Inside The City Of Chicago’s Fight Against Lakefront Erosion

Chicago News

CHICAGO (CBS) — Right now, Lake Michigan is lapping away its own shoreline little by little – and powerful storms like one that happened this month swoop in and cause more destruction.

Can we beat Mother Nature? CBS 2’s Lauren Victory on Monday took us inside the City of Chicago’s effort to combat erosion.

We could have peppered waterfront engineer Mark Wagstaff with questions about the Lake Michigan shoreline all day. Studying each bend, dip, and curve is his life’s work.

It is also his current assignment from the City of Chicago.

“Back in August, the Park District hired SmithGroup to start a strategic study of the whole Chicago lakefront,” Wagstaff said.

That amounts to 26 miles of nooks and crannies that have been painstakingly documented by drone. Waves are eating away at some areas faster than others, and Wagstaff wants to know why.

Researchers already compared their summertime footage of Juneway Beach in Rogers Park with drone shots that aired on the CBS 2 News of the same section after a November storm.

“We were able to see a very dramatic difference there,” Wagstaff said.

The Park District installed temporary solutions on the North Side. And on the South, Wagstaff said, “There’s a possibility of using beaches in here.”

Yes – he said more beaches, as one of some surprising longer-term options.

“Having the sand and gradual slope dissipates the wave energy, so they’re very effective,” Wagstaff said.

He has made the suggestion before.

“It was really gratifying to see that recommendation take shape,” Wagstaff said.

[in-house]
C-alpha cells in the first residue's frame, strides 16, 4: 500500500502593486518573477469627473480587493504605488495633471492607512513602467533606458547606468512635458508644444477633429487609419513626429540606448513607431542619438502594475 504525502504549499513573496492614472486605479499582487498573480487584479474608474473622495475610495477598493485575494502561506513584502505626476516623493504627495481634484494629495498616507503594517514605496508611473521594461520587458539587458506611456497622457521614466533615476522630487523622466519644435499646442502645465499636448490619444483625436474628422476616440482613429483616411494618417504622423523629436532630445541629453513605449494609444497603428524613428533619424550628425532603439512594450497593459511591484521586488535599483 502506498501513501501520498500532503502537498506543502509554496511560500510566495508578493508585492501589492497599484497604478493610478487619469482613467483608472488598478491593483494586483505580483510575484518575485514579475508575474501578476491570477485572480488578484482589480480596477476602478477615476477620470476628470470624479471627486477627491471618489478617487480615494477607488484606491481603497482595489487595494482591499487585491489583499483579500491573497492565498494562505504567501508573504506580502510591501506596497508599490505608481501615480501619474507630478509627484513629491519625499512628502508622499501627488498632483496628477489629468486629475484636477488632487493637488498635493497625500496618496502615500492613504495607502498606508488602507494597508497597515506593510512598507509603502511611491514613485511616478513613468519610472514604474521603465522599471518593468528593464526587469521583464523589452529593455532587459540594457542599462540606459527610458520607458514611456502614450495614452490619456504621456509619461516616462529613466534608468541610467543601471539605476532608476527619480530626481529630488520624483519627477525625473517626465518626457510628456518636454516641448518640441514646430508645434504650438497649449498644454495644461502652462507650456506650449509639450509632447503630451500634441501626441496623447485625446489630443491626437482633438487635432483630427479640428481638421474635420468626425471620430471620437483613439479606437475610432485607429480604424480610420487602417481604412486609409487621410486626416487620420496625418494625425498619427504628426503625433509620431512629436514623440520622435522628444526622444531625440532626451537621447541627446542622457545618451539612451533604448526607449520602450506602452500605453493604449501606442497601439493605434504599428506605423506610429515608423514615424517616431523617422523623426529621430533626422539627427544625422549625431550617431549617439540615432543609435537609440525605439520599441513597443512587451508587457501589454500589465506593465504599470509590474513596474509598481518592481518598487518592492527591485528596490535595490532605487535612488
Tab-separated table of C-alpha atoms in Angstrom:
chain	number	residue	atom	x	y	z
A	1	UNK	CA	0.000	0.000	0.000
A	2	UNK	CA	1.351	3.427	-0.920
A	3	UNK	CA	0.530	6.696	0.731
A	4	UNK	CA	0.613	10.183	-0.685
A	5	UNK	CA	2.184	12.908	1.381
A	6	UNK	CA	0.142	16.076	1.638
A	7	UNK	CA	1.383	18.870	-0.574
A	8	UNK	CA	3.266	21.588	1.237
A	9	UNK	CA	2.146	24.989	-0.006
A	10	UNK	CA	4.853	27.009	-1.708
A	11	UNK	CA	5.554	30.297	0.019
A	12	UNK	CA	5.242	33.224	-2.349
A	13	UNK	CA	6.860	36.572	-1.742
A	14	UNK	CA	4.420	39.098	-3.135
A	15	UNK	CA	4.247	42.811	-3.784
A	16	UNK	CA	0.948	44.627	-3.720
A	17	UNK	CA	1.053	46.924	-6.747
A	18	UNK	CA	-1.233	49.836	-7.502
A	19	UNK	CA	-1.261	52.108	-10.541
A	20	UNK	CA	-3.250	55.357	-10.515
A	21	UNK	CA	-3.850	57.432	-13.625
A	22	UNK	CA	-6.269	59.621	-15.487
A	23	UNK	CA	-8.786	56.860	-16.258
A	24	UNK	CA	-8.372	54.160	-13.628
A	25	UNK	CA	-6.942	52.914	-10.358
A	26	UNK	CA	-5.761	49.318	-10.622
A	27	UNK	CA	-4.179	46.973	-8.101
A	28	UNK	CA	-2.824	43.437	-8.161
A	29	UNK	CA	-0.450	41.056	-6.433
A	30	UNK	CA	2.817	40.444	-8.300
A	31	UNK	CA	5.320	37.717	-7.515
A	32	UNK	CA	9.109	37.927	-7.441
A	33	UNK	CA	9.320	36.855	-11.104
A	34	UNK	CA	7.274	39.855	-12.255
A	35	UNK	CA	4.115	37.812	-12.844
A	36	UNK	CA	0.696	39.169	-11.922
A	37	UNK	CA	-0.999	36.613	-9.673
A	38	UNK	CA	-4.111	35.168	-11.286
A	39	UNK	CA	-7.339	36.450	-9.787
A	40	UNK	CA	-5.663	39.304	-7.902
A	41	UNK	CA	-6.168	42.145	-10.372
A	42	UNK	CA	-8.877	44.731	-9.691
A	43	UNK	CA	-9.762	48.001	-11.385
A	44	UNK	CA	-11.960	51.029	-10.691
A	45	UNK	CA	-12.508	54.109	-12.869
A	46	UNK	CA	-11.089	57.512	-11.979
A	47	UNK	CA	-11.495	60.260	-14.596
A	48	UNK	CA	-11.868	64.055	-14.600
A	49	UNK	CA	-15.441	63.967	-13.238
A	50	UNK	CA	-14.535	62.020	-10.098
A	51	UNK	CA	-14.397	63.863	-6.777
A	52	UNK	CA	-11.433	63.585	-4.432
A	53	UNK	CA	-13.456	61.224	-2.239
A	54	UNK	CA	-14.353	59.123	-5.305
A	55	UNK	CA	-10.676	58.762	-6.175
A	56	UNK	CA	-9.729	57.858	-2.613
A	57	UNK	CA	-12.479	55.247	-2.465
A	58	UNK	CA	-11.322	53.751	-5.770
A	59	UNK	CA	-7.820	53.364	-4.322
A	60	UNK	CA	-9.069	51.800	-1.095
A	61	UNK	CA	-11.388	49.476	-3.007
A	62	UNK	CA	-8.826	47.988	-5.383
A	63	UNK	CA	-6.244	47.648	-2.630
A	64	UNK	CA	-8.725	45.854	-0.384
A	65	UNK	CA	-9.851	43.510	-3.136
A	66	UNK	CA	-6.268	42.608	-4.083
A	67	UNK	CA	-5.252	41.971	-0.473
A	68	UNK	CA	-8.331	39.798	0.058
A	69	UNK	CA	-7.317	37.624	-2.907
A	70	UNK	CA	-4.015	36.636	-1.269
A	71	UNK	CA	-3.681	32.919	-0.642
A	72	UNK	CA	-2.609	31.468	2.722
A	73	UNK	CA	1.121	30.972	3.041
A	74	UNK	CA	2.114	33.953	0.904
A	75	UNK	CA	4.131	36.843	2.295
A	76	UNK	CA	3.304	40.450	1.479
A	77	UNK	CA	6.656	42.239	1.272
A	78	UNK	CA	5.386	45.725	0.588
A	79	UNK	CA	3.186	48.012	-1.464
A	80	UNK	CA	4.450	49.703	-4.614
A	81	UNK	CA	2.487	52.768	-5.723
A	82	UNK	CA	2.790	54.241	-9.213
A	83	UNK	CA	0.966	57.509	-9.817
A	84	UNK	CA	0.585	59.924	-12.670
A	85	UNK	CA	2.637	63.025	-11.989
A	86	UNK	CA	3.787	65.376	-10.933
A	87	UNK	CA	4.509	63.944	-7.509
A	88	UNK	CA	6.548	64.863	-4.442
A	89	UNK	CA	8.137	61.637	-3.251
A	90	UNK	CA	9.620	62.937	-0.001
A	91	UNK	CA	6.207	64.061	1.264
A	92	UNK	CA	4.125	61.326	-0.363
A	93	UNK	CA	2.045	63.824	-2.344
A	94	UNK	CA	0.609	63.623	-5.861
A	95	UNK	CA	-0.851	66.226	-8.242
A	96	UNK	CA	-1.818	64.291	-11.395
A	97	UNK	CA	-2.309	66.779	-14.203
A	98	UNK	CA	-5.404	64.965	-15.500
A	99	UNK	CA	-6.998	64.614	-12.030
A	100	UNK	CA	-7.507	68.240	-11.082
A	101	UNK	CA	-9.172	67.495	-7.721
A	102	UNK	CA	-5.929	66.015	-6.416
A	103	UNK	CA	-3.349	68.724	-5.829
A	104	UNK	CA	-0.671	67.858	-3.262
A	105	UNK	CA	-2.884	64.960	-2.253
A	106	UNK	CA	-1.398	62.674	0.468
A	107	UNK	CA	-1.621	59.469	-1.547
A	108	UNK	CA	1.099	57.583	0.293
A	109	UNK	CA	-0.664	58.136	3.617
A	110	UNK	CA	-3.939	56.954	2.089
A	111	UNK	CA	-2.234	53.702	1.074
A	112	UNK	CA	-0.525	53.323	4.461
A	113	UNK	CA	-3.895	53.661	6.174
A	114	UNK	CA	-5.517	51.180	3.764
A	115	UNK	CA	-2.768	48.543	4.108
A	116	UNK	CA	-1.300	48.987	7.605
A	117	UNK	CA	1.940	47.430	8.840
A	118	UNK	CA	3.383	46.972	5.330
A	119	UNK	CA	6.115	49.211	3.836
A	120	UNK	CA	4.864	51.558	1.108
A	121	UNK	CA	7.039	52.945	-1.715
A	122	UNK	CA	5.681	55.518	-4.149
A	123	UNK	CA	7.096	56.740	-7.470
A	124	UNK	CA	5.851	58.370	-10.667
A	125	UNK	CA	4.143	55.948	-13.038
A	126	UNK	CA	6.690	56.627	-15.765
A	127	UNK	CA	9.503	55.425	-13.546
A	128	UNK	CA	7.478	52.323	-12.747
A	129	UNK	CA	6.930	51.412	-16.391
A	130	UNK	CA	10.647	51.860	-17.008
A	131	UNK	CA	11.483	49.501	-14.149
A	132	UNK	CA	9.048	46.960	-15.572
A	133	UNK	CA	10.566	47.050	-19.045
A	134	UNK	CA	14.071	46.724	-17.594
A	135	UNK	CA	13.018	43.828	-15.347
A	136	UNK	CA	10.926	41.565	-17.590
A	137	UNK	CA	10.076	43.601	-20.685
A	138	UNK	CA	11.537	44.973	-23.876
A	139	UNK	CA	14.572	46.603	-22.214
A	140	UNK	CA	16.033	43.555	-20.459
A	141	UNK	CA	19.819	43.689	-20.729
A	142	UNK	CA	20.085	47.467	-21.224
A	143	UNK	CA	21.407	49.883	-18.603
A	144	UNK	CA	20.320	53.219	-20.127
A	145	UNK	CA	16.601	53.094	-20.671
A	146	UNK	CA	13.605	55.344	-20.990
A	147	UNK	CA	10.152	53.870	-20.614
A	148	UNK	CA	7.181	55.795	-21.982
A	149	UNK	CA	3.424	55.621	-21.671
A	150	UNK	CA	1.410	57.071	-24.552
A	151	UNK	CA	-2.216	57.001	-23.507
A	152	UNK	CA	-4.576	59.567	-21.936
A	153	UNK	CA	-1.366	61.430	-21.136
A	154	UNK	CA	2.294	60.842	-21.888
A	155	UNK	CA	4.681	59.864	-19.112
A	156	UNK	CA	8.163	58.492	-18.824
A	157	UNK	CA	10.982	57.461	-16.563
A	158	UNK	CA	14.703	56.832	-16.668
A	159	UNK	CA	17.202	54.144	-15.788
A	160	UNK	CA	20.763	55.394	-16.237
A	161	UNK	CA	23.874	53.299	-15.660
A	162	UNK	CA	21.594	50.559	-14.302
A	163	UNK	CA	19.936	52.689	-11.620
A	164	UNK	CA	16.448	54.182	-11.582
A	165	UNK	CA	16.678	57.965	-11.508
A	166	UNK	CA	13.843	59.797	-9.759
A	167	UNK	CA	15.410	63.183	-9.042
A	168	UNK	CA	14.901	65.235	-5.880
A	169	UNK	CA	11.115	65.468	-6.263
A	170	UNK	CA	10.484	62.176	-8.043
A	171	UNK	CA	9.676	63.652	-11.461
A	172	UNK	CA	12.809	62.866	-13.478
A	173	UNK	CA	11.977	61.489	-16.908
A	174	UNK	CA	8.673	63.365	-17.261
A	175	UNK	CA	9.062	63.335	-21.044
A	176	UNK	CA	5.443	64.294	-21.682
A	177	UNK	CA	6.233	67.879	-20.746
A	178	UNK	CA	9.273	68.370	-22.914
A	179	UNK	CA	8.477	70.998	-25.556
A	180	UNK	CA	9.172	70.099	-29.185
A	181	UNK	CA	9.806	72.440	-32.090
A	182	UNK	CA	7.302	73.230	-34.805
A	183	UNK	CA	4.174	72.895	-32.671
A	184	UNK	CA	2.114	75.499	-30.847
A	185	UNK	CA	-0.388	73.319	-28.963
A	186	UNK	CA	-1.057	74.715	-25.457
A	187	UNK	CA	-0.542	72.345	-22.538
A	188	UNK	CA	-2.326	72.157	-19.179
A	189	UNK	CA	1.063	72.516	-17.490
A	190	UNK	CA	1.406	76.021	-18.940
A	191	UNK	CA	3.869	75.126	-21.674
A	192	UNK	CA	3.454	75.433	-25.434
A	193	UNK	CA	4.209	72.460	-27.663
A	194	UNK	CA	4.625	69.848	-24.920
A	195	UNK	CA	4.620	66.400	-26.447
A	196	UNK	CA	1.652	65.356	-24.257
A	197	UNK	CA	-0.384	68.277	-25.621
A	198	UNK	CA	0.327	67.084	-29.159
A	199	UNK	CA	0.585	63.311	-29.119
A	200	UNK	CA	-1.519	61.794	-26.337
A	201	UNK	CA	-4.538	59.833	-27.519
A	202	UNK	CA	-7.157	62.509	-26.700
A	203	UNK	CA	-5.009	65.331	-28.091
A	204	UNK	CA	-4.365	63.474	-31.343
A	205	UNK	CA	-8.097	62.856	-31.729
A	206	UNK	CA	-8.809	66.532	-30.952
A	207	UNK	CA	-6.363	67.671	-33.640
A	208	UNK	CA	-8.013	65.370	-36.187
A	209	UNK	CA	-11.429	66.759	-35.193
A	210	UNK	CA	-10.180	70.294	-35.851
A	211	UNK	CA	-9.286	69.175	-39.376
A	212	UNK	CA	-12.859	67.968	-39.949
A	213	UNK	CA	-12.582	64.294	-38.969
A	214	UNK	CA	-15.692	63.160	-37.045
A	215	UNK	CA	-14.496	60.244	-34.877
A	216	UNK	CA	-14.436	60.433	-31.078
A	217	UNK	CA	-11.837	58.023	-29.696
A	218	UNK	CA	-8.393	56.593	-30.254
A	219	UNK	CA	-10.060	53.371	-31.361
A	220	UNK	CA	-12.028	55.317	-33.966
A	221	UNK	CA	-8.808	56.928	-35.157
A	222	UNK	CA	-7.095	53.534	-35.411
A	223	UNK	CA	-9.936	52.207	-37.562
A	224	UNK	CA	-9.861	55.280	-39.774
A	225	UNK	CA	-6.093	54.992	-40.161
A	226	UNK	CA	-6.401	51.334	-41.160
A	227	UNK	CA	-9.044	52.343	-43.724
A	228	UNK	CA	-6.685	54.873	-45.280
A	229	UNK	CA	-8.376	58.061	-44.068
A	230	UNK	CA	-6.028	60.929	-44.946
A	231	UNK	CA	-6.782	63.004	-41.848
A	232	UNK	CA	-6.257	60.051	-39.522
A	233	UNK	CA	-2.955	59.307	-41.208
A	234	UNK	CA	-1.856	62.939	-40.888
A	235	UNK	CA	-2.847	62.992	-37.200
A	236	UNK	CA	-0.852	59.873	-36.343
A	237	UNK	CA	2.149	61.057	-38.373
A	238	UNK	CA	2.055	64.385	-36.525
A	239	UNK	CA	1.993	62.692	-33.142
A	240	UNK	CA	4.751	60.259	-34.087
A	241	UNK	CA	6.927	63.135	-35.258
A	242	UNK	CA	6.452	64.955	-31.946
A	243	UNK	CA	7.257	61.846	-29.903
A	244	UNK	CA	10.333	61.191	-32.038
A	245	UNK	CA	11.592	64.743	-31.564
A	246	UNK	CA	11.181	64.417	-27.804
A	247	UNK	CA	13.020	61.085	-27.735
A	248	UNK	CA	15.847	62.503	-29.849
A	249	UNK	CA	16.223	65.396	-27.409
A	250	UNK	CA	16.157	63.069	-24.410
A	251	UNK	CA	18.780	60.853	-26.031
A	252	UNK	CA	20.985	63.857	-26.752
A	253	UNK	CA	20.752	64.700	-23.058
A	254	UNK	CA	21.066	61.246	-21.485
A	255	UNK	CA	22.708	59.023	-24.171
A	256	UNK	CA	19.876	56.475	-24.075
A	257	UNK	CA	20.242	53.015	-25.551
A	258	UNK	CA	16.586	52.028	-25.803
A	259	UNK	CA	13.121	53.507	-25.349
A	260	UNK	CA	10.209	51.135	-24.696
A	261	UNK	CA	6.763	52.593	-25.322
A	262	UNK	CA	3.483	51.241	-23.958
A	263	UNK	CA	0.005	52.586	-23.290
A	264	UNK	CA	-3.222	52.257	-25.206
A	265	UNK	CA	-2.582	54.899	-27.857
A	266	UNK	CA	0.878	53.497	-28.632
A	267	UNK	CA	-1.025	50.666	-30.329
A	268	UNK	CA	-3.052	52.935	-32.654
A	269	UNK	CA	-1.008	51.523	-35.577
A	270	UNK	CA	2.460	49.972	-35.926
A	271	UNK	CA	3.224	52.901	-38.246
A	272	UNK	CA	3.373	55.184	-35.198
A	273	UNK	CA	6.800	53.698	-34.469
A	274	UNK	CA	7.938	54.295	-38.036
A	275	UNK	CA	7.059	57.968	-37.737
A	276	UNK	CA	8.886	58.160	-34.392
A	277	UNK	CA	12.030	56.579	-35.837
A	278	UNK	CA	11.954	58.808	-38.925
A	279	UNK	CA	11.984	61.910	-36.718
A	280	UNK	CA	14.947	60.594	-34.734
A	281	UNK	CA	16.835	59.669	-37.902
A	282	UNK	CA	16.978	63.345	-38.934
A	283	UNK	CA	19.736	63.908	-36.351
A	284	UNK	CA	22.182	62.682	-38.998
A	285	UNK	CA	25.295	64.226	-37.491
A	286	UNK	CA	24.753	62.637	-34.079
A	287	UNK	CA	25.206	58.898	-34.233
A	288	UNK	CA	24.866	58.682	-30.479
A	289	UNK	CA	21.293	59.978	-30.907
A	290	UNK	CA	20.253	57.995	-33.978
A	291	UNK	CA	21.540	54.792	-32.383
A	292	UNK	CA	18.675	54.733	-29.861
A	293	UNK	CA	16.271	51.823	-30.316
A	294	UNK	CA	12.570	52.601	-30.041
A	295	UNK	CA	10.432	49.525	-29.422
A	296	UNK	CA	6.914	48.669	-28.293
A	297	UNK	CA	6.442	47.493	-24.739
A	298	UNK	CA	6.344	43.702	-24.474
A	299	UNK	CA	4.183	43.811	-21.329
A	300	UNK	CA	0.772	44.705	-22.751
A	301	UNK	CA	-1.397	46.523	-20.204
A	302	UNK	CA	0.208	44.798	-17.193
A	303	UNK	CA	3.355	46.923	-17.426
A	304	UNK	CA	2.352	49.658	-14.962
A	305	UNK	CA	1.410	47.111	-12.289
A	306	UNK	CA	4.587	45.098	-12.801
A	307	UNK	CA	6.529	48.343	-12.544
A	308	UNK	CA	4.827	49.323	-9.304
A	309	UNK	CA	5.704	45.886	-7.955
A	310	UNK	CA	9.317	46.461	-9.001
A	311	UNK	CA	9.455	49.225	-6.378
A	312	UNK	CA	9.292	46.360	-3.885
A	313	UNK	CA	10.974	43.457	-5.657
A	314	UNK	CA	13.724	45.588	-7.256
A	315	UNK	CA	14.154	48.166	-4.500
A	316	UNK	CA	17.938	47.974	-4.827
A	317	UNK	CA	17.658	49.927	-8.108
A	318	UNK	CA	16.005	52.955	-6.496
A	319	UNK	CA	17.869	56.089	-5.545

He championed efforts to create the 41st Street Beach, starting in the late 1990s. Sand from Wisconsin was brought in.

Meanwhile, piers were built by the U.S. Army Corps of Engineers, which also installed breakwaters.

The 41st Street Beach is holding up relatively well, Wagstaff said. So are areas with vegetation, like Loyola Beach.

But the news is not so great for some concrete planters that are located right along the lake in Burnham Park. The lake actually moved them to different places.

“These two over here were built over there, but got picked up and moved by the waves,” Wagstaff said.

Even previously-fixed sections are having trouble as water levels are rising. The lake is projected to be almost a foot higher this spring than in 2019.

Wagstaff said if there were a blank check, billions of dollars would need to be spent on fixing the lake erosion problem.

The Park District said the 41st Street Beach cost $18 million to build, including federal funding,

A Park District representative would not say if making more beaches is a true possibility. The agency is waiting on final recommendations by Wagstaff, which he will put out in a report this spring.

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